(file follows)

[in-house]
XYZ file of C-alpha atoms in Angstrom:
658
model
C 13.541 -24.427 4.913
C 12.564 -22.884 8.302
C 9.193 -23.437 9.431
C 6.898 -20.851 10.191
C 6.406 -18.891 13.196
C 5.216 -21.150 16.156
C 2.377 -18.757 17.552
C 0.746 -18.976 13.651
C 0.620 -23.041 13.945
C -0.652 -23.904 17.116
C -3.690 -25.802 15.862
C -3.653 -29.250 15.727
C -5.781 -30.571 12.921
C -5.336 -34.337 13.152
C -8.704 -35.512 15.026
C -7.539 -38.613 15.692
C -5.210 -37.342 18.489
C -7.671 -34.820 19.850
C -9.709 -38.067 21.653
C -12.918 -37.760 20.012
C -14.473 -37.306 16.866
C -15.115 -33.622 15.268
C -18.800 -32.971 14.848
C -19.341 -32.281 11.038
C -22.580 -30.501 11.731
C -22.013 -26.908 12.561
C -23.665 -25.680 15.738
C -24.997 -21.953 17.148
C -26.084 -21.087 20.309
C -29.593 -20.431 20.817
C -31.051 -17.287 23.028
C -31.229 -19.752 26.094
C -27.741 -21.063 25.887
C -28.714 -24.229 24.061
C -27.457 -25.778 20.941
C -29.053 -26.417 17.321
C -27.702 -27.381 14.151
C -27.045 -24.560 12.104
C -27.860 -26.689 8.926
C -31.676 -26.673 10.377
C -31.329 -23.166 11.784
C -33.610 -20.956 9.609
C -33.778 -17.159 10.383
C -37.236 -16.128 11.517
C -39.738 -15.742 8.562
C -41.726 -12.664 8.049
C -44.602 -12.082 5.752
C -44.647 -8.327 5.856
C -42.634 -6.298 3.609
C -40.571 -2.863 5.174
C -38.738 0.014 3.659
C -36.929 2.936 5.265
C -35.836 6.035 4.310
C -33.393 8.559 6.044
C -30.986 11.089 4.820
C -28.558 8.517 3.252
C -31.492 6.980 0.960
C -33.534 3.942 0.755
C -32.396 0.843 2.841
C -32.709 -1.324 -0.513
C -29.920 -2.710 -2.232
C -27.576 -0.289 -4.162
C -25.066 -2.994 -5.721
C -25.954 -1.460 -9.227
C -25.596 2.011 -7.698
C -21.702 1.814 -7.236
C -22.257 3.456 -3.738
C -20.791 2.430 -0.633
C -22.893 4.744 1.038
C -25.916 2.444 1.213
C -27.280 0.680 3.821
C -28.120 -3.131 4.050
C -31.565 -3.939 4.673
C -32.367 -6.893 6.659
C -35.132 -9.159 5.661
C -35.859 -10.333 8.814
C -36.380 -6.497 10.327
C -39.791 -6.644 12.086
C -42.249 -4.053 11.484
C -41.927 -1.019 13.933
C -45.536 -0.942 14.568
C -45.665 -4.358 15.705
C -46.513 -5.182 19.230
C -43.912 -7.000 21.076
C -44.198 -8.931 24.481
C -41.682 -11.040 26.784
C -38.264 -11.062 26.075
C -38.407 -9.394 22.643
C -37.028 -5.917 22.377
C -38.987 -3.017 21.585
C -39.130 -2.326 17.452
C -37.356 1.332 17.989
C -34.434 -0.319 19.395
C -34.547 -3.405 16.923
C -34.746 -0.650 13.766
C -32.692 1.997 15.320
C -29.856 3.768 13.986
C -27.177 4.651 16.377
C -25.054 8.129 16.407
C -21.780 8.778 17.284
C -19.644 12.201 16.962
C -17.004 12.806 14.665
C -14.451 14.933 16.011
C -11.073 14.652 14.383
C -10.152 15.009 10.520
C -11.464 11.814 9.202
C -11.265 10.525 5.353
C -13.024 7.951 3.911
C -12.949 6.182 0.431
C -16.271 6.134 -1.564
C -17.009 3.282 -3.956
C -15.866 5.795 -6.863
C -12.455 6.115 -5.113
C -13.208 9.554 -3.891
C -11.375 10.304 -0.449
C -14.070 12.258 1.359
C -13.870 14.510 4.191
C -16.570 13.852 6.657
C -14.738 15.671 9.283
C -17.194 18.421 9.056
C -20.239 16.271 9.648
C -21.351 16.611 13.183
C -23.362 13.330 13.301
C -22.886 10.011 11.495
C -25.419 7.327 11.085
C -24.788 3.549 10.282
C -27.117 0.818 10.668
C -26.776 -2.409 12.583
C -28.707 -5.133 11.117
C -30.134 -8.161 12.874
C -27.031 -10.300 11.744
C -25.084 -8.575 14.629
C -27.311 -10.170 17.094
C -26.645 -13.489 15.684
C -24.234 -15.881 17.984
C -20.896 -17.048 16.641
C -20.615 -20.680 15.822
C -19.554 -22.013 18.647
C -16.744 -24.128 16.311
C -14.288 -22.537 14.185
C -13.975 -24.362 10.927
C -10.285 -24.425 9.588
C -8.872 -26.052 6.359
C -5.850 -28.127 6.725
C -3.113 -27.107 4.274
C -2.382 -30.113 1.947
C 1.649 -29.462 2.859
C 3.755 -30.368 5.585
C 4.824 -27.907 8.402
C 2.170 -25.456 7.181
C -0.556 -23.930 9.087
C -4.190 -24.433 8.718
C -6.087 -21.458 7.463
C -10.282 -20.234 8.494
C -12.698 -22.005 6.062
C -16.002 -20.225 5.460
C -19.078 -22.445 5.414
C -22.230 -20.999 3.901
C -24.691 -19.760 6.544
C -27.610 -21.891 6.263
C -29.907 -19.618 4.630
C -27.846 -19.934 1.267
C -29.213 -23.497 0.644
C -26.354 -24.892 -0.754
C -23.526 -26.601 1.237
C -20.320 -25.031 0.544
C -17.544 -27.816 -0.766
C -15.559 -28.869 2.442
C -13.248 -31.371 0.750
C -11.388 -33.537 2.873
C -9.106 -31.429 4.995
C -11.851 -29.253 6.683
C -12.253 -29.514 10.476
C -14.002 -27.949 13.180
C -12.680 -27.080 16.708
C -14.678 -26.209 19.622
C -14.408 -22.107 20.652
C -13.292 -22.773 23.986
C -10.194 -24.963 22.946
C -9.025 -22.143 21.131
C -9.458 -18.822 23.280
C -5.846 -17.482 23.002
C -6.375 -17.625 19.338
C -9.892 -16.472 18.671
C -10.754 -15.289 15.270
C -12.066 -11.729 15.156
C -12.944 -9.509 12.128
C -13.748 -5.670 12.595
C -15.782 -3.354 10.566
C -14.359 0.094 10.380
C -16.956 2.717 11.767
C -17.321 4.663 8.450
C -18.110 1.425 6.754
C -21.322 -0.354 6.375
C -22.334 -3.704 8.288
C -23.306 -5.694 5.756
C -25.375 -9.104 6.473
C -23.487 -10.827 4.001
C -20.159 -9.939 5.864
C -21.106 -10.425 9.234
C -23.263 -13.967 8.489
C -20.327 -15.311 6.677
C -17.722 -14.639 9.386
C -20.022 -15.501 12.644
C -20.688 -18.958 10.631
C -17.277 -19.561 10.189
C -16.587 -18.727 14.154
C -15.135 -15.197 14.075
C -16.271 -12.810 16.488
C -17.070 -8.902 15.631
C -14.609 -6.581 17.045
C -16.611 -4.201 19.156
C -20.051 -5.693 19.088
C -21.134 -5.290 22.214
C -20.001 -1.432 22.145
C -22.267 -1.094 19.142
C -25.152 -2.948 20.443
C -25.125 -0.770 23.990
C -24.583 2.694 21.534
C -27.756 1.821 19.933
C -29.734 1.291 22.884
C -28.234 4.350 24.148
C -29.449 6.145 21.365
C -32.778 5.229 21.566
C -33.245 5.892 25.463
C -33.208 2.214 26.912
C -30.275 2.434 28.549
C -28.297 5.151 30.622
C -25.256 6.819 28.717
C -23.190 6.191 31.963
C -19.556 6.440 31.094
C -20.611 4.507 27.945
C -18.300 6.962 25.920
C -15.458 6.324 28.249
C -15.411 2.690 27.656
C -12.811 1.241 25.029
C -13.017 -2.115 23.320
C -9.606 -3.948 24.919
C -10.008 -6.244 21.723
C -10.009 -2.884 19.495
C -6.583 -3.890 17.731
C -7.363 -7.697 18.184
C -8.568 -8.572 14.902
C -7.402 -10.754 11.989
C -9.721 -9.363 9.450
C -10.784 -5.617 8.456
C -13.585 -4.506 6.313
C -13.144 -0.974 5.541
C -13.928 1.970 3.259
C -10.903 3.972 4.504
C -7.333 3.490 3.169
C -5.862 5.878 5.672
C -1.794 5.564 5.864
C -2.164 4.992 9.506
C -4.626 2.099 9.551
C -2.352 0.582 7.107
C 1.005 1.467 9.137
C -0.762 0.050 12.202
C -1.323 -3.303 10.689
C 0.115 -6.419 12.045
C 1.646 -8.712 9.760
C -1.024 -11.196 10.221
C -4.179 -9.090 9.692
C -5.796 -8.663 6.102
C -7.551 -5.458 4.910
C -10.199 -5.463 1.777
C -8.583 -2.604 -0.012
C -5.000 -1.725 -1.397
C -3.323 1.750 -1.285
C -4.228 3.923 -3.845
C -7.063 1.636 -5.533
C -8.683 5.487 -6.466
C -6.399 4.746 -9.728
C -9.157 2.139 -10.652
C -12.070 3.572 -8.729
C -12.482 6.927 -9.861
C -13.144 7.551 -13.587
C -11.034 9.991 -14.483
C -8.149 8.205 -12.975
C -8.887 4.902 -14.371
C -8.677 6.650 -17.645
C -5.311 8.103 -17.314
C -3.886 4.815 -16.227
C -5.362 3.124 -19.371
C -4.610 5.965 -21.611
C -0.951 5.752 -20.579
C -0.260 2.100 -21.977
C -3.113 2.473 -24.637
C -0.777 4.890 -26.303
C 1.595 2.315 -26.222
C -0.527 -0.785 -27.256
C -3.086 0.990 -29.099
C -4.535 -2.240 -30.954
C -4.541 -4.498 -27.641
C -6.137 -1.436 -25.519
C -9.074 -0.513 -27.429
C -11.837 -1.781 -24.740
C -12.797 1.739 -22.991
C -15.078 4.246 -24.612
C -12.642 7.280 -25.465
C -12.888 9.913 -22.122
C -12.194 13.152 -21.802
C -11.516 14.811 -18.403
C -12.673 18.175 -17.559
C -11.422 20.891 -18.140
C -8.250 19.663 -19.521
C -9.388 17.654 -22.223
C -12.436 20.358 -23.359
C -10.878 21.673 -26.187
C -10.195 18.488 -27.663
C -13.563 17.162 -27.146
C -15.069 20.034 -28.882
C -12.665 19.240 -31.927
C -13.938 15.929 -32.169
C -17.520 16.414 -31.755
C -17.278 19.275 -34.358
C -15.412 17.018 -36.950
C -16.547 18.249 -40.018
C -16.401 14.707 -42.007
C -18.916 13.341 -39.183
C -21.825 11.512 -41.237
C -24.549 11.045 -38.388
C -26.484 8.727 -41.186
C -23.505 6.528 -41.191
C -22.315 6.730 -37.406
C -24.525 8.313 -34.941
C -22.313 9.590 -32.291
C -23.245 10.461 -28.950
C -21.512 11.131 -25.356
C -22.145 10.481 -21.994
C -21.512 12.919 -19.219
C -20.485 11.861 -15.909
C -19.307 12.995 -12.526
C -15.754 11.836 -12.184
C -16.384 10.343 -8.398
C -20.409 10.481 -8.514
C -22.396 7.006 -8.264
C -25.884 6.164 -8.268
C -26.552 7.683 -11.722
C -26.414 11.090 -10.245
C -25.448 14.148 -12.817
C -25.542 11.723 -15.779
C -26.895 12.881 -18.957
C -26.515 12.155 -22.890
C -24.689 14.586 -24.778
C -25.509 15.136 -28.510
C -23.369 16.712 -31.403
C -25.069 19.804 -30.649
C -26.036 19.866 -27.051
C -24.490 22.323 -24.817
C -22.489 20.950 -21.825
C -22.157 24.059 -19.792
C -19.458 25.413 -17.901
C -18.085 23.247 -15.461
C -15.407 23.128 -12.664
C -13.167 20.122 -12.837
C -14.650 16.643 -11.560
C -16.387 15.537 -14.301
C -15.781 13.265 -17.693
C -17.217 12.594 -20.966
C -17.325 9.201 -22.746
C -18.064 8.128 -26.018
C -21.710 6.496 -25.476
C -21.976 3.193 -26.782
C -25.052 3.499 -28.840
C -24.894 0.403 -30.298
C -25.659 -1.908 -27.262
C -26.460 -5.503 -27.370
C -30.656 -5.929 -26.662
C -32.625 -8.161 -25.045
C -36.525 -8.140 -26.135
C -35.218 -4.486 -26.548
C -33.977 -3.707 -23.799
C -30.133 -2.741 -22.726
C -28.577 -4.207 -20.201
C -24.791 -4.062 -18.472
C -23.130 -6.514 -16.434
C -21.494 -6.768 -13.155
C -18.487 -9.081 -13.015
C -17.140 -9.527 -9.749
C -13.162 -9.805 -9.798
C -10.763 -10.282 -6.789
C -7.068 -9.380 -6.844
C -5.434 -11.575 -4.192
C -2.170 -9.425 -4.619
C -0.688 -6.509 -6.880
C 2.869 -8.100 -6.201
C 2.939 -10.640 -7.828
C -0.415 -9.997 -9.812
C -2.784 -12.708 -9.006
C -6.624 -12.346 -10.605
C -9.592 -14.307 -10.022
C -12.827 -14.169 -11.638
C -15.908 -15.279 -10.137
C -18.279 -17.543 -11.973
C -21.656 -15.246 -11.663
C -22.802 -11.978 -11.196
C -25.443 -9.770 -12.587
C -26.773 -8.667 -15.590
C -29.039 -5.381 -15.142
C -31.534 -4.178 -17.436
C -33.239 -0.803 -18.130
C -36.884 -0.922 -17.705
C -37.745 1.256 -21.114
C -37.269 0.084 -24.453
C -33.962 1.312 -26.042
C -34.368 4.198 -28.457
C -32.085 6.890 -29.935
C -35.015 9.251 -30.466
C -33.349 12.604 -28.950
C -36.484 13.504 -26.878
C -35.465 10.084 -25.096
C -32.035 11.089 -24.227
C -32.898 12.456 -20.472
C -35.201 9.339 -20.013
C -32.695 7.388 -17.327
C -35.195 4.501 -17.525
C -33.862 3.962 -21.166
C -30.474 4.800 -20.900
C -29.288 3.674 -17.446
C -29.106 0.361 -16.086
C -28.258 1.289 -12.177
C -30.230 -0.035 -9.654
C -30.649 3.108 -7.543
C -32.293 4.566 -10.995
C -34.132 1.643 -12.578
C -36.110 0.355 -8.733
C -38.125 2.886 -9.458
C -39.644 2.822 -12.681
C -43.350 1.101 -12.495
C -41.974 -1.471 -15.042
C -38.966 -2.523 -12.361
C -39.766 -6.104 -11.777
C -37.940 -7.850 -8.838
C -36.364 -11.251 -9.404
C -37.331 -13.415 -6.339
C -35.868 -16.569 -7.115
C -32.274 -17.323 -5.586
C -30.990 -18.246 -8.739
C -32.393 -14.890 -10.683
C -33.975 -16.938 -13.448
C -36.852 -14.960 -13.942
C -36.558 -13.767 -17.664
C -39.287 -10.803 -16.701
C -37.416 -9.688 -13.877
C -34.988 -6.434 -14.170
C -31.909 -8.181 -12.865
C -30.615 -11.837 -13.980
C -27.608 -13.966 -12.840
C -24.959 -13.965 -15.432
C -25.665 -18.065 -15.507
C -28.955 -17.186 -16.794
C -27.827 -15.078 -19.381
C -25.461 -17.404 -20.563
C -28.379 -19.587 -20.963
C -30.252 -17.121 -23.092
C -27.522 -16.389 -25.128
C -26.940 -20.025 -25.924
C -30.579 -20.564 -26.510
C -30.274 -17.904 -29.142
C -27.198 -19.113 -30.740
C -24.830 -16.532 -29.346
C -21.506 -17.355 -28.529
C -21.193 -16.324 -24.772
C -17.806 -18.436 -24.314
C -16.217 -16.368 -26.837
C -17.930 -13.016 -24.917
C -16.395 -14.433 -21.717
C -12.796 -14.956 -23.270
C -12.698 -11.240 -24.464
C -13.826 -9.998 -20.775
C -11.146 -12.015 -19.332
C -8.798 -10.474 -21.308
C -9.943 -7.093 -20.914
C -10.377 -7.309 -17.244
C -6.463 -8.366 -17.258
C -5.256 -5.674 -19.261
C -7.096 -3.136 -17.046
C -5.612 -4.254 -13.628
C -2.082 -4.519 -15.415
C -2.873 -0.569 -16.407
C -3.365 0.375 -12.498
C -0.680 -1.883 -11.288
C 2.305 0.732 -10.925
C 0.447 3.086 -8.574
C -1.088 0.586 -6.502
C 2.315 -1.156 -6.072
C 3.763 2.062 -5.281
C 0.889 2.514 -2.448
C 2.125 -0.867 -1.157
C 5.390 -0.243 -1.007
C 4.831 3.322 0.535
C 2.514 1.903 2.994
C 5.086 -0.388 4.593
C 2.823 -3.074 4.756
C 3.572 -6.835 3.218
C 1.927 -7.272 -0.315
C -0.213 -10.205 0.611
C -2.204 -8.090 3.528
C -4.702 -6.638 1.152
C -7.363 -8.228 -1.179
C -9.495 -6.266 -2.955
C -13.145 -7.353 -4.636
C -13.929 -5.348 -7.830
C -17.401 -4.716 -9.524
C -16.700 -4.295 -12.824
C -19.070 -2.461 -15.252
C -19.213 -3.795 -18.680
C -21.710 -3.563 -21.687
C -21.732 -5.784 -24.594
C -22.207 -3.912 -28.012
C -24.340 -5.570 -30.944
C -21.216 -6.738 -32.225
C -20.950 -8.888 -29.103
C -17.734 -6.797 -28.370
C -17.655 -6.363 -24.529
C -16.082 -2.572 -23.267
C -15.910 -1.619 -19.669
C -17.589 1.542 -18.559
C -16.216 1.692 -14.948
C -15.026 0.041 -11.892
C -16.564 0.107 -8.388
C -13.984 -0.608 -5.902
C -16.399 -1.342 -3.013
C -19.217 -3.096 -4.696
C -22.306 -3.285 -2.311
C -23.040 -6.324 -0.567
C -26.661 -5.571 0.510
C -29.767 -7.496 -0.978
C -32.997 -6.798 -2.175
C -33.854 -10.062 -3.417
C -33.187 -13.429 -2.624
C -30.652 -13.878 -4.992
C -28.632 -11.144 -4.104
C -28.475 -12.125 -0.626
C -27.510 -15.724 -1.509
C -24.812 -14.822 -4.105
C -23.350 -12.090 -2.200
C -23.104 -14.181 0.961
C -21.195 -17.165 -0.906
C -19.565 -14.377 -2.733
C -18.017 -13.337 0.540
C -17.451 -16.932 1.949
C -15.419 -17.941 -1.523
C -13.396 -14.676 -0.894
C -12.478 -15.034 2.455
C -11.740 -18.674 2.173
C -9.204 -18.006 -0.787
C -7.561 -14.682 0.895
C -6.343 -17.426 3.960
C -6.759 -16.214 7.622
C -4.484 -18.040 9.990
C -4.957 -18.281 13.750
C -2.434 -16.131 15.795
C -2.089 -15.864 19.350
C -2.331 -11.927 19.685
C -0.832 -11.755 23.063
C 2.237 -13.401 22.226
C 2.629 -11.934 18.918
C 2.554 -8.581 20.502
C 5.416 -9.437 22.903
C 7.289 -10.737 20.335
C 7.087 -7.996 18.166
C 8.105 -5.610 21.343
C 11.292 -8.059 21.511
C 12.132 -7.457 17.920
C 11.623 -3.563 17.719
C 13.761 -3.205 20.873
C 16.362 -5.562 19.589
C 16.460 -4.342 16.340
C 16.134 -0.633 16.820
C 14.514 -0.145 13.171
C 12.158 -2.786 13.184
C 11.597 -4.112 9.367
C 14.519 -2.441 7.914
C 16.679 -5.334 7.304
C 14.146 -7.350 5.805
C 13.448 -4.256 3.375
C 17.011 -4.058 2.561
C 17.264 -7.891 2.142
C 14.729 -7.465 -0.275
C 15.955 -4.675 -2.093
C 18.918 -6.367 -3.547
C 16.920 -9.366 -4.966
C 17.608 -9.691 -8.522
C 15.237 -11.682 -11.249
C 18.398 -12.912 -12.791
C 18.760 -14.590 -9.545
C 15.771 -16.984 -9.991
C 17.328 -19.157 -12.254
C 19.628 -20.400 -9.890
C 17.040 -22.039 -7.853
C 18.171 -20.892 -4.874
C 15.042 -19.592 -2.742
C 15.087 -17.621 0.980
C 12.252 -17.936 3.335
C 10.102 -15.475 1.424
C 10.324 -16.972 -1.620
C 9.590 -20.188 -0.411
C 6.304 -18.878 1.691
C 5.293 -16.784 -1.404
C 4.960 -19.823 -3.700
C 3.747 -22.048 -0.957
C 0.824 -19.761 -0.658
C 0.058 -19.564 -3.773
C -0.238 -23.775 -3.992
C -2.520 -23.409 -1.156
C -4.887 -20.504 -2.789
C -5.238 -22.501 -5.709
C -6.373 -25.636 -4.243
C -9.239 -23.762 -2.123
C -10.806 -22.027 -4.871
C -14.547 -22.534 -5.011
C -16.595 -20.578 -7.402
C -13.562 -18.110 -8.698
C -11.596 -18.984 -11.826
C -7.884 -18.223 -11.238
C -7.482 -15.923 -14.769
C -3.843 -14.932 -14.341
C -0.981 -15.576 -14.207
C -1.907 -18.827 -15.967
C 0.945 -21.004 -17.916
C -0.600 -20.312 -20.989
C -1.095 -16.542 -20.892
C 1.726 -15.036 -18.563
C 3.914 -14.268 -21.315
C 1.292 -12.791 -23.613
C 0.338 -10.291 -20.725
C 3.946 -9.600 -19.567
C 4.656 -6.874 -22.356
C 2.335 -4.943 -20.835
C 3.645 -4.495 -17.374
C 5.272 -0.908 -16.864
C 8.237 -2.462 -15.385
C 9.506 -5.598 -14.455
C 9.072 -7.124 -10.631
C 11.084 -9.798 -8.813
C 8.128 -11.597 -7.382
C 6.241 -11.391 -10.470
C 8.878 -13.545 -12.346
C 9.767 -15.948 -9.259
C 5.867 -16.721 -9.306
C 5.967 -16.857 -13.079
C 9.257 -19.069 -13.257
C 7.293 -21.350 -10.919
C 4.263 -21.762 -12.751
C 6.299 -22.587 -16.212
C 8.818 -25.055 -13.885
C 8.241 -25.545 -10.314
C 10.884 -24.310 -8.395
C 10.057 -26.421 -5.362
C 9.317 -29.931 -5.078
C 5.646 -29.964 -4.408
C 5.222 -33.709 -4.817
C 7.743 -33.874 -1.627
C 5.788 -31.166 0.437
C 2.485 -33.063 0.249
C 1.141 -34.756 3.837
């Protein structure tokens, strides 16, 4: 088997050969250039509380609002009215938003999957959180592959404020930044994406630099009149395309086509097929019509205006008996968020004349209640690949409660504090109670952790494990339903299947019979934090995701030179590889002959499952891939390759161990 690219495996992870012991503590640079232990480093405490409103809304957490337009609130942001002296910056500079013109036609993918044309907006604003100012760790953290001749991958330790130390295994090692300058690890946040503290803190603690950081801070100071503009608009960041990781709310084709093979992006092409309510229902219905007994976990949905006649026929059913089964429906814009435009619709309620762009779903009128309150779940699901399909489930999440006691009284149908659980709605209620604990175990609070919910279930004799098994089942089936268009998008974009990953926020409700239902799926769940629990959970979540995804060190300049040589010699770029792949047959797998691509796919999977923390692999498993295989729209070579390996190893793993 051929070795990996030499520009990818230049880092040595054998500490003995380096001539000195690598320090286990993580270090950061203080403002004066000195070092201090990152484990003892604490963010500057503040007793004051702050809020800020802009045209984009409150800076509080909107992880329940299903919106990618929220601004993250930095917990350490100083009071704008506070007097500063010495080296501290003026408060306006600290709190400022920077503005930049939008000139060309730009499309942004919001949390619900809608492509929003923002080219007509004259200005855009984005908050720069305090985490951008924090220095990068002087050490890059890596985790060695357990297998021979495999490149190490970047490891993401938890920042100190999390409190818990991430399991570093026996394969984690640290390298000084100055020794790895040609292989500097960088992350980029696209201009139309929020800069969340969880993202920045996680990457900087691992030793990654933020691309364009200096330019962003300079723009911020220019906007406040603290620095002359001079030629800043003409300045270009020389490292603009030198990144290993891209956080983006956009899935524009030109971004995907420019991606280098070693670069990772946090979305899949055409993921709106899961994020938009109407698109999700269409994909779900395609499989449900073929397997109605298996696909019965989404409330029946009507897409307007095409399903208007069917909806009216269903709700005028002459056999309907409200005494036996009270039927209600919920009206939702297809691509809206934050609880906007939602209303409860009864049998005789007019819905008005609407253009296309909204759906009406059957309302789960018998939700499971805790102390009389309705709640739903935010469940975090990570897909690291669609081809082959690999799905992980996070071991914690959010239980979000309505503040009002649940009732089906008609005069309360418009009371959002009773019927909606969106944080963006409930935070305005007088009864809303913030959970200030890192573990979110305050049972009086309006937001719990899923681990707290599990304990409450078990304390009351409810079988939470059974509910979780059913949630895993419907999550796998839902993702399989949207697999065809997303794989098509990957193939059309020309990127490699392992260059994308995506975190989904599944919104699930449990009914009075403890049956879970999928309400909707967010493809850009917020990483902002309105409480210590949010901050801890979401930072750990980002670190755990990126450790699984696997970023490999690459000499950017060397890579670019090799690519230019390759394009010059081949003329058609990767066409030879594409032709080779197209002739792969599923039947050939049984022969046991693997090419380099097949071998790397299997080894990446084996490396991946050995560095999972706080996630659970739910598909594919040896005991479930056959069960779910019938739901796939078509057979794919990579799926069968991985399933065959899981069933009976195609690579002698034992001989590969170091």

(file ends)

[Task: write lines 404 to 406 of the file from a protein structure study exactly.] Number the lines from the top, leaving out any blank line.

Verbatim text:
C -29.039 -5.381 -15.142
C -31.534 -4.178 -17.436
C -33.239 -0.803 -18.130